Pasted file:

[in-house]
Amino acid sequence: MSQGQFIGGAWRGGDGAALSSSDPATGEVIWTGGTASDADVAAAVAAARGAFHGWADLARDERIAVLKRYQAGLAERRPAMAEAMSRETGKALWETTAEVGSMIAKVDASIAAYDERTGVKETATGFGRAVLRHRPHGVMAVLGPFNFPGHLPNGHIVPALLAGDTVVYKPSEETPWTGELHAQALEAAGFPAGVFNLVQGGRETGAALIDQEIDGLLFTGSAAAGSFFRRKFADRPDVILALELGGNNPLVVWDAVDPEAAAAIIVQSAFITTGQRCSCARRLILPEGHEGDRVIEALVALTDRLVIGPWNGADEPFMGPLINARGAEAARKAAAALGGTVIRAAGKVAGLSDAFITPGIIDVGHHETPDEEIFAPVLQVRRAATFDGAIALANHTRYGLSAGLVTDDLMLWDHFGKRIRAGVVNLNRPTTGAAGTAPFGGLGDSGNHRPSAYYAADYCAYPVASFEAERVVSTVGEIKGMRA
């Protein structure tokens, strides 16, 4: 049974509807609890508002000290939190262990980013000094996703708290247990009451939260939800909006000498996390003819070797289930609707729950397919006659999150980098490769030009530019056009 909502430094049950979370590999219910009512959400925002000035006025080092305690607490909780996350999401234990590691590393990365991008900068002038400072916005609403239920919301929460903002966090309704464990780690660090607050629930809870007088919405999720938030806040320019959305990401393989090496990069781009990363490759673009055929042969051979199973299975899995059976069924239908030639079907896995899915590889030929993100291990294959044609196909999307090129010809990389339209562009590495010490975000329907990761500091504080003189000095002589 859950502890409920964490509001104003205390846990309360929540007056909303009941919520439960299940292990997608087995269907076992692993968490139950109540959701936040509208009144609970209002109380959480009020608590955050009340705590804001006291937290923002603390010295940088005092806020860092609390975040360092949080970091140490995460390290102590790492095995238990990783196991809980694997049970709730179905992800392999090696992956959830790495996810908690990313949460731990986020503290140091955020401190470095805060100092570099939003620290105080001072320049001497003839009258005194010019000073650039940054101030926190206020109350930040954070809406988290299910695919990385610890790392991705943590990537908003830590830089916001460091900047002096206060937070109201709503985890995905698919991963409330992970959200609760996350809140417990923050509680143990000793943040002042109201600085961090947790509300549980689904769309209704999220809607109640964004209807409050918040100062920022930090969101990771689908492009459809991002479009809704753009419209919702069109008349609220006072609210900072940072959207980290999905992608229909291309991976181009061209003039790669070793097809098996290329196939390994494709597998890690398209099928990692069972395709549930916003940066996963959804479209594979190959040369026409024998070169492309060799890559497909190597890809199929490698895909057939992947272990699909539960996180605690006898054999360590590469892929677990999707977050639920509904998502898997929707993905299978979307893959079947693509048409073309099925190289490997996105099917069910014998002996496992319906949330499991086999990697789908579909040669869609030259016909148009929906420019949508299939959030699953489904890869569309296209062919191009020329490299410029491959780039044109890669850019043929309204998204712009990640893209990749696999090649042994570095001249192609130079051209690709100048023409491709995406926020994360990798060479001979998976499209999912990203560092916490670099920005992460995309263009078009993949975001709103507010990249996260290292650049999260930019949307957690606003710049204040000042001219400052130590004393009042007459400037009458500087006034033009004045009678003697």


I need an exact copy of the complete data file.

[in-house]
Amino acid sequence: MSQGQFIGGAWRGGDGAALSSSDPATGEVIWTGGTASDADVAAAVAAARGAFHGWADLARDERIAVLKRYQAGLAERRPAMAEAMSRETGKALWETTAEVGSMIAKVDASIAAYDERTGVKETATGFGRAVLRHRPHGVMAVLGPFNFPGHLPNGHIVPALLAGDTVVYKPSEETPWTGELHAQALEAAGFPAGVFNLVQGGRETGAALIDQEIDGLLFTGSAAAGSFFRRKFADRPDVILALELGGNNPLVVWDAVDPEAAAAIIVQSAFITTGQRCSCARRLILPEGHEGDRVIEALVALTDRLVIGPWNGADEPFMGPLINARGAEAARKAAAALGGTVIRAAGKVAGLSDAFITPGIIDVGHHETPDEEIFAPVLQVRRAATFDGAIALANHTRYGLSAGLVTDDLMLWDHFGKRIRAGVVNLNRPTTGAAGTAPFGGLGDSGNHRPSAYYAADYCAYPVASFEAERVVSTVGEIKGMRA
């Protein structure tokens, strides 16, 4: 049974509807609890508002000290939190262990980013000094996703708290247990009451939260939800909006000498996390003819070797289930609707729950397919006659999150980098490769030009530019056009 909502430094049950979370590999219910009512959400925002000035006025080092305690607490909780996350999401234990590691590393990365991008900068002038400072916005609403239920919301929460903002966090309704464990780690660090607050629930809870007088919405999720938030806040320019959305990401393989090496990069781009990363490759673009055929042969051979199973299975899995059976069924239908030639079907896995899915590889030929993100291990294959044609196909999307090129010809990389339209562009590495010490975000329907990761500091504080003189000095002589 859950502890409920964490509001104003205390846990309360929540007056909303009941919520439960299940292990997608087995269907076992692993968490139950109540959701936040509208009144609970209002109380959480009020608590955050009340705590804001006291937290923002603390010295940088005092806020860092609390975040360092949080970091140490995460390290102590790492095995238990990783196991809980694997049970709730179905992800392999090696992956959830790495996810908690990313949460731990986020503290140091955020401190470095805060100092570099939003620290105080001072320049001497003839009258005194010019000073650039940054101030926190206020109350930040954070809406988290299910695919990385610890790392991705943590990537908003830590830089916001460091900047002096206060937070109201709503985890995905698919991963409330992970959200609760996350809140417990923050509680143990000793943040002042109201600085961090947790509300549980689904769309209704999220809607109640964004209807409050918040100062920022930090969101990771689908492009459809991002479009809704753009419209919702069109008349609220006072609210900072940072959207980290999905992608229909291309991976181009061209003039790669070793097809098996290329196939390994494709597998890690398209099928990692069972395709549930916003940066996963959804479209594979190959040369026409024998070169492309060799890559497909190597890809199929490698895909057939992947272990699909539960996180605690006898054999360590590469892929677990999707977050639920509904998502898997929707993905299978979307893959079947693509048409073309099925190289490997996105099917069910014998002996496992319906949330499991086999990697789908579909040669869609030259016909148009929906420019949508299939959030699953489904890869569309296209062919191009020329490299410029491959780039044109890669850019043929309204998204712009990640893209990749696999090649042994570095001249192609130079051209690709100048023409491709995406926020994360990798060479001979998976499209999912990203560092916490670099920005992460995309263009078009993949975001709103507010990249996260290292650049999260930019949307957690606003710049204040000042001219400052130590004393009042007459400037009458500087006034033009004045009678003697």